Since the Nintendo Switch launched a little under a month ago, we’ve seen a few reports of people experiencing issues with the left Joy-Con that seem to cause the signal to drop out and generally be pretty weak. Nintendo has acknowledged the issue as a “manufacturing variation” and recommends anyone experience these issues with their Joy-Con to send them in for free repairs. When you get them back, Nintendo will likely have opened it up to place a small piece of conductive foam over the antenna module to shield it from interference. We first reported on this fix a few weeks ago, but now the folks at GameXplain have put it to the test to determine if this fix actually works as well as Nintendo says. The video uses the Switch’s calibration tool to showcase how the addition of the piece of foam has changed the performance of the Joy-Con and it seems to be noticeably different from the Joy-Cons before they were sent in for repair. The controller has to be completely covered with his hand before any connection issues show up, which is good. Overall, looks like Nintendo got this one right and only early adopters will have…
While the Nintendo Switch only launched with two color options for the Joy-Con, that hasn’t stopped the creative among us from customizing their Joy-Cons to their own liking. Fortunately, it seems pretty easy to do.This latest mod was spotted on reddit by user BossFightProps and he said he wanted to do an homage to the GameCube controller.Looks pretty spiffy! What custom Joy-Con controller mods would you like to see from Nintendo in the future? Hopefully, they’ll release something that resembles this in time for Super Smash Bros. Switch.[via reddit]Switch Gray Joy-Cons – $79.99 READ FULL STORY AT NINTENDOTODAY!
With the Nintendo Switch now out for at least a week, we’ve got plenty of real world experience of people saying they’re having issues with either the left or right Joy-Con. I’ve personally experienced the issue mostly on might right Joy-Con, but after a quick desync and resync I don’t seem to be having the issue quite as frequently.Nevertheless, one redditor decided to see if he could quantify the issue by exploring signal strength of the Joy-Con controllers compared to some other devices he had including the Switch Pro Controller, Xbox One controller, and a wireless Logitech gaming mouse. Here’s the signal chart:As you can see, it’s clear that both the L and R Joy-Cons experience much worse wireless signal at greater distances than other consumer devices. At a distance of 1.5 meters or about five feet, the Joy-Con signal is already in the poor territory. For reference, here’s a quick guide on how the RSSI signal numbers should be read.0 to -60 = Good READ FULL STORY AT NINTENDOTODAY!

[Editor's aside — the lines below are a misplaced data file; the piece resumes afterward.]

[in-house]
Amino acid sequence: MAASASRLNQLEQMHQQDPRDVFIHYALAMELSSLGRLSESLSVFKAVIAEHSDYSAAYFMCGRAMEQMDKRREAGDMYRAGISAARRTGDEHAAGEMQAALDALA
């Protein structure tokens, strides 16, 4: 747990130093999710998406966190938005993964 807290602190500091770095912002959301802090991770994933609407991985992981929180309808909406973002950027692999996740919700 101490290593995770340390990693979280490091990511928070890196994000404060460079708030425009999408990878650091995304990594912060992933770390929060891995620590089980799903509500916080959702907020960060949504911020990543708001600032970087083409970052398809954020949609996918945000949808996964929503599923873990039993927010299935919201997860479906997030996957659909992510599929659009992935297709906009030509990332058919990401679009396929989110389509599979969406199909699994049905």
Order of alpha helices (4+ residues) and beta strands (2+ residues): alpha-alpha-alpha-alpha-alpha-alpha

There is nothing better about a new console’s launch than opening up the game box. So, as per industry standard, we wanted to share with you what is inside the Nintendo Switch box, how all the parts …Read More The post Nintendo Switch Preview — Check out DualShockers’ Unboxing of Nintendo’s Home Console by Lou Contaldi appeared first on DualShockers.